Passionate period drama has depth and intelligence the classics lack
Minnie Driver may have been Oscar-nominated for her role as The Girl in "Good Will Hunting," but in "The Governess" her supernatural talent for becoming wholly enveloped in a character blossoms beautifully.
In her role as a young Jew posing as a gentile in order to find work in 19th Century London, Driver is handed a multi-faceted character that would likely sink most other actresses her age.
Rosina Da Silva is a brilliant and impassioned eldest of two sisters, with a mind for science and lively debate that in this conservative age goes largely ignored because of her sex. But while she is capable of challenging the intellect of her elders, she is also curious, giddy, girlish and rather carefree until the murder of her deeply indebted father.
Tapped to save the family through marriage for money, Rosina (Driver) refuses and instead takes a well-paying position as a nanny to a Christian family on the Isle of Skye, hiding her religion by assuming the name Mary Blackchurch (she has quite an ironic sense of humor) and boning up on gentile etiquette.
Directed by Sandra Goldbacher, a BBC documentarian who adapted the script from a fictitious diary she's written from Rosina's point of view, "The Governess" is the most complex and intelligent story to come out of the recent resurgence in period drama film.
Even though she has her hands full with Clementina, her young charge whom she describes as "a rodent in lace petticoats," Rosina is often bored in her duties with the idly rich Cavendish family and begins poking around the off-limits laboratory where Mr. Cavendish (Tom Wilkinson) experiments with early photographic techniques.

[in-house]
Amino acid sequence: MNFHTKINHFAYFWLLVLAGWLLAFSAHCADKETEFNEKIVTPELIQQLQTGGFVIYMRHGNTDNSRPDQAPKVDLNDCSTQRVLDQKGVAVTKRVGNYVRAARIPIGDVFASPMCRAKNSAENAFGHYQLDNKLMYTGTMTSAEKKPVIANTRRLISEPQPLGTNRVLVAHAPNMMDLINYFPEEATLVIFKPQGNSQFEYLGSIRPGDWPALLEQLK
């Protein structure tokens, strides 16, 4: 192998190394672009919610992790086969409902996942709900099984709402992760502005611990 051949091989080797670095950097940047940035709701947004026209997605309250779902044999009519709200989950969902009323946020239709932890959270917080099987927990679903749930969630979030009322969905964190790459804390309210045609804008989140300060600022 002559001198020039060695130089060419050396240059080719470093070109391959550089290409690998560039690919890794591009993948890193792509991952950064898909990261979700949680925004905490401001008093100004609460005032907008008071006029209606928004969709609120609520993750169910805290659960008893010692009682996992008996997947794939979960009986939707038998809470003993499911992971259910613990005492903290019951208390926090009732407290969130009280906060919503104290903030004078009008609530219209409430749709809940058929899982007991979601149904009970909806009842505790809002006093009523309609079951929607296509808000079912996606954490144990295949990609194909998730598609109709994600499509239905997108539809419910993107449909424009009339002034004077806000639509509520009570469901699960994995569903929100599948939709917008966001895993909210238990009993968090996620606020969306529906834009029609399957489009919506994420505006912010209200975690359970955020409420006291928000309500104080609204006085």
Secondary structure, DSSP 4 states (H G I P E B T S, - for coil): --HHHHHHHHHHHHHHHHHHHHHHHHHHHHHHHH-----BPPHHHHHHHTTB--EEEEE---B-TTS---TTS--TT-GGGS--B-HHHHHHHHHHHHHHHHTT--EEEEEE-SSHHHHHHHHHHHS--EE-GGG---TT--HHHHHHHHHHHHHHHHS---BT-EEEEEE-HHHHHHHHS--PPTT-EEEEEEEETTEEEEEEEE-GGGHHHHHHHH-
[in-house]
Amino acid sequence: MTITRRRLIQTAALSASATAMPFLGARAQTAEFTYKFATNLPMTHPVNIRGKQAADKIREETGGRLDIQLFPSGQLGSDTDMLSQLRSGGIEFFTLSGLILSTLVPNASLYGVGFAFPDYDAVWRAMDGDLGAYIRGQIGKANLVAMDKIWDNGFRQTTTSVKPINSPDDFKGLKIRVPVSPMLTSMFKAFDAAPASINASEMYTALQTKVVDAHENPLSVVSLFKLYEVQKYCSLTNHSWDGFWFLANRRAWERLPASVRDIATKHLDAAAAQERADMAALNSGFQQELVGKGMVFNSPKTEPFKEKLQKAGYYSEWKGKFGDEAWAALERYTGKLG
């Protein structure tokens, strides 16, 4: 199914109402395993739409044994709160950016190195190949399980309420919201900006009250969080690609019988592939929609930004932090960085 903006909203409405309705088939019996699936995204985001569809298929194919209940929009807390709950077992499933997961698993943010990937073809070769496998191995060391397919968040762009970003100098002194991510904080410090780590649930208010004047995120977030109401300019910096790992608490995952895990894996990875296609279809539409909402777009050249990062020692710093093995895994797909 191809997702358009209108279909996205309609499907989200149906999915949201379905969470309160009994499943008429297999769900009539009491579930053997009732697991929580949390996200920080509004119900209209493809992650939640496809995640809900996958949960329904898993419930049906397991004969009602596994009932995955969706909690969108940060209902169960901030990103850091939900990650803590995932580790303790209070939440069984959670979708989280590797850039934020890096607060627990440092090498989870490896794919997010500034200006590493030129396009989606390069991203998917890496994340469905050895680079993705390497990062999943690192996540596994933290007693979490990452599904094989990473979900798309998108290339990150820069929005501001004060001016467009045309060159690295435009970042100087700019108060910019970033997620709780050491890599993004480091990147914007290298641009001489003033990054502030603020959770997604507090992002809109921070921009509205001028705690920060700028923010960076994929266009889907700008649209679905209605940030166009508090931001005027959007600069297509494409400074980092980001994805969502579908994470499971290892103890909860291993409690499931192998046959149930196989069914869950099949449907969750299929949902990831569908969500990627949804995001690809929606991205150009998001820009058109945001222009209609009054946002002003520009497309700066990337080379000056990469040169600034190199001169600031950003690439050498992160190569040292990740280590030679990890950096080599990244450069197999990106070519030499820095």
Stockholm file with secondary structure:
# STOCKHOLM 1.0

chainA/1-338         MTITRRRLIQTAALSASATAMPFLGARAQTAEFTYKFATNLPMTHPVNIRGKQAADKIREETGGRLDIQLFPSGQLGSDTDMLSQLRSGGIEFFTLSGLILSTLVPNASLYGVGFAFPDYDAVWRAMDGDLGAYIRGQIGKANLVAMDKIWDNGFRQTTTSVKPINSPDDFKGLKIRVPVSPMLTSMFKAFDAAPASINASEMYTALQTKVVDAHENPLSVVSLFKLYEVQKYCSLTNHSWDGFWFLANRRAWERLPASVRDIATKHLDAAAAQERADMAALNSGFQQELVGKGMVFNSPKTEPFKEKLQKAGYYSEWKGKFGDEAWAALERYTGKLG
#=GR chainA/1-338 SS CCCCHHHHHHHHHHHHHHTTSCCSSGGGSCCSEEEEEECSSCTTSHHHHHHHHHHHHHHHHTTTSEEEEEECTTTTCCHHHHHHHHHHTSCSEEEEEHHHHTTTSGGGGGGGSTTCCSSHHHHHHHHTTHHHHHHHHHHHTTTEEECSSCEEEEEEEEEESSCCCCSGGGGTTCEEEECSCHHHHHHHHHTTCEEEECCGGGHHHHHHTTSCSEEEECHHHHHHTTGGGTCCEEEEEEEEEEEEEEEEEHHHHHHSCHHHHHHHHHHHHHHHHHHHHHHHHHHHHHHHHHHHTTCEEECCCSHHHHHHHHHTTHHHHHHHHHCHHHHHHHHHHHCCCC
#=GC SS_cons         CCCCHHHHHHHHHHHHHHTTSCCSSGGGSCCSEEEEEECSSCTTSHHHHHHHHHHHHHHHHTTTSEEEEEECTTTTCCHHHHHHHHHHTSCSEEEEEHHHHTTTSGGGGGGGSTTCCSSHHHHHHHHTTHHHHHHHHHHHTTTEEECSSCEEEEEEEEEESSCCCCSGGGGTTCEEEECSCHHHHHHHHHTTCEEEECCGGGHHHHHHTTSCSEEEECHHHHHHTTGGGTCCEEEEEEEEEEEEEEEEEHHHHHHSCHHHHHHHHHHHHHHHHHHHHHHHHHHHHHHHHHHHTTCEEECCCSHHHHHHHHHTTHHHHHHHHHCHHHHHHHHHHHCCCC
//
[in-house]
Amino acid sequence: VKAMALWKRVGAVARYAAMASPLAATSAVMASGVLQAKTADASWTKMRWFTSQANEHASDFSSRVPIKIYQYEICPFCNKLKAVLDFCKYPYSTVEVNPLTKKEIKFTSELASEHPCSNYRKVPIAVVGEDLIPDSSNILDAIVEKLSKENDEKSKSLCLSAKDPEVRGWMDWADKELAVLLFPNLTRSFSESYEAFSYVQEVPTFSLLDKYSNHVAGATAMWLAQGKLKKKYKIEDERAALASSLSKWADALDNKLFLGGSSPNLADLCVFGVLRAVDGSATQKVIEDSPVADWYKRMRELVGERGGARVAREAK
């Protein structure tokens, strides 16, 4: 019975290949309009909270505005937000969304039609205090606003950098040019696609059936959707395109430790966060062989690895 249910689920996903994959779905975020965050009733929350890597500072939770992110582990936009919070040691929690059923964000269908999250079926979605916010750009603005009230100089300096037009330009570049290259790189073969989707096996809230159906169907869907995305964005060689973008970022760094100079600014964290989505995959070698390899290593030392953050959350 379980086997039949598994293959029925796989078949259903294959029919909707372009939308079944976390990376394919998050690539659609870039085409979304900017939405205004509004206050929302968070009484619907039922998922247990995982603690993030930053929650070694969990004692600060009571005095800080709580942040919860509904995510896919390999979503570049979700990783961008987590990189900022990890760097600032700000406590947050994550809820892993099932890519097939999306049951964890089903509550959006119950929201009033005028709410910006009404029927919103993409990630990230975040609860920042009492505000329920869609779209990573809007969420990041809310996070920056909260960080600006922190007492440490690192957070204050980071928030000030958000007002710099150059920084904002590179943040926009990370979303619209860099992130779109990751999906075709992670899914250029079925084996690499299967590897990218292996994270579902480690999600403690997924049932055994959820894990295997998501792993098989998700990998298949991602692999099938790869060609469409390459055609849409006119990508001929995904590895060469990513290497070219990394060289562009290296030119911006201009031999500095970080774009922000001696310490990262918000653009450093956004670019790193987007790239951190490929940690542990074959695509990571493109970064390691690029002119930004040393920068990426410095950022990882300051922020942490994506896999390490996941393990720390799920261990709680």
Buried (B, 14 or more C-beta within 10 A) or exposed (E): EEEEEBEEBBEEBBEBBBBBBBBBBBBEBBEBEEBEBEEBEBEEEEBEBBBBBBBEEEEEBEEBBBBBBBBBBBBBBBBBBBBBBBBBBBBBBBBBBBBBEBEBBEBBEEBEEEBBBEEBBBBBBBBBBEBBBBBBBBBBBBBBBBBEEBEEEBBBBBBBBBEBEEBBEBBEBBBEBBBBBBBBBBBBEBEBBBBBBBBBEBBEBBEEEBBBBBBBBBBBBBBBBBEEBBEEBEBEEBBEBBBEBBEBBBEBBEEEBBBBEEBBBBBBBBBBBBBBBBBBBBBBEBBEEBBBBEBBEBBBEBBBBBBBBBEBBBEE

When her sleuthing is discovered, her interest piques Cavendish, who recruits her as assistant. Rosina brings an enthusiastic, artistic eye to his research and before long he becomes enraptured with her, leading to a torrid, clandestine affair.
This is no prim and proper Jane Austen story. As much as I adore the joyous melodrama and romance of "Sense and Sensibility" and "Emma," this film has depth of emotion and a moral complexity that Austen is unlikely to have ever known, and if she did, she certainly would never have been so gauche as to write about it.
What's more "The Governess" conveys the Victorian era so effectively that even to us a glimpse of ankle becomes a libidinous sensation. So when the affair begins, the implications of such wanton acts are emblazoned on the audience.
Wilkinson, a consummate chameleon of an actor, is so vital and fervent in the way his animal desire percolates just underneath a gentlemanly facade that he is completely unrecognizable from his role as the eldest and most reluctant amateur strippers in "The Full Monty" (not to mention the vicious father of Lord Douglas he played in "Wilde"). Here he looks to be a youthful 45 years old and overcome by a long-dormant, barely contained rapture.
With the truth of her identity hanging over many scenes, Driver plays Rosina with a stirring mix of virtue, inexperienced lust, trepidation and, ultimately, a vulnerability that puts her heart at the mercy of Cavendish's ego.
Goldbacher paints Rosina's life with a rich visual palate, from warm, golden hues in her comfortable familial home to icy, oceanic blues on the Isle of Skye and in the Cavendish mansion. Poetically cinematic, the film plays on the script's photography bent by equating Rosina's vision of her love affair to Cavendish's drive to discover a permanent method of fixing a photographic image on paper. The scientific becomes romantic in a most tantalizing way.
Dispite its few faults -- Rosina's struggle to adapt to rigid gentile manners is hardly addressed at all -- "The Governess" is one of those picture so dynamic it makes your feel like running out of the theater with a fresh exuberance for life, as if you haven't appreciated it enough recently. It's completely engrossing to the heart, the mind and the eye.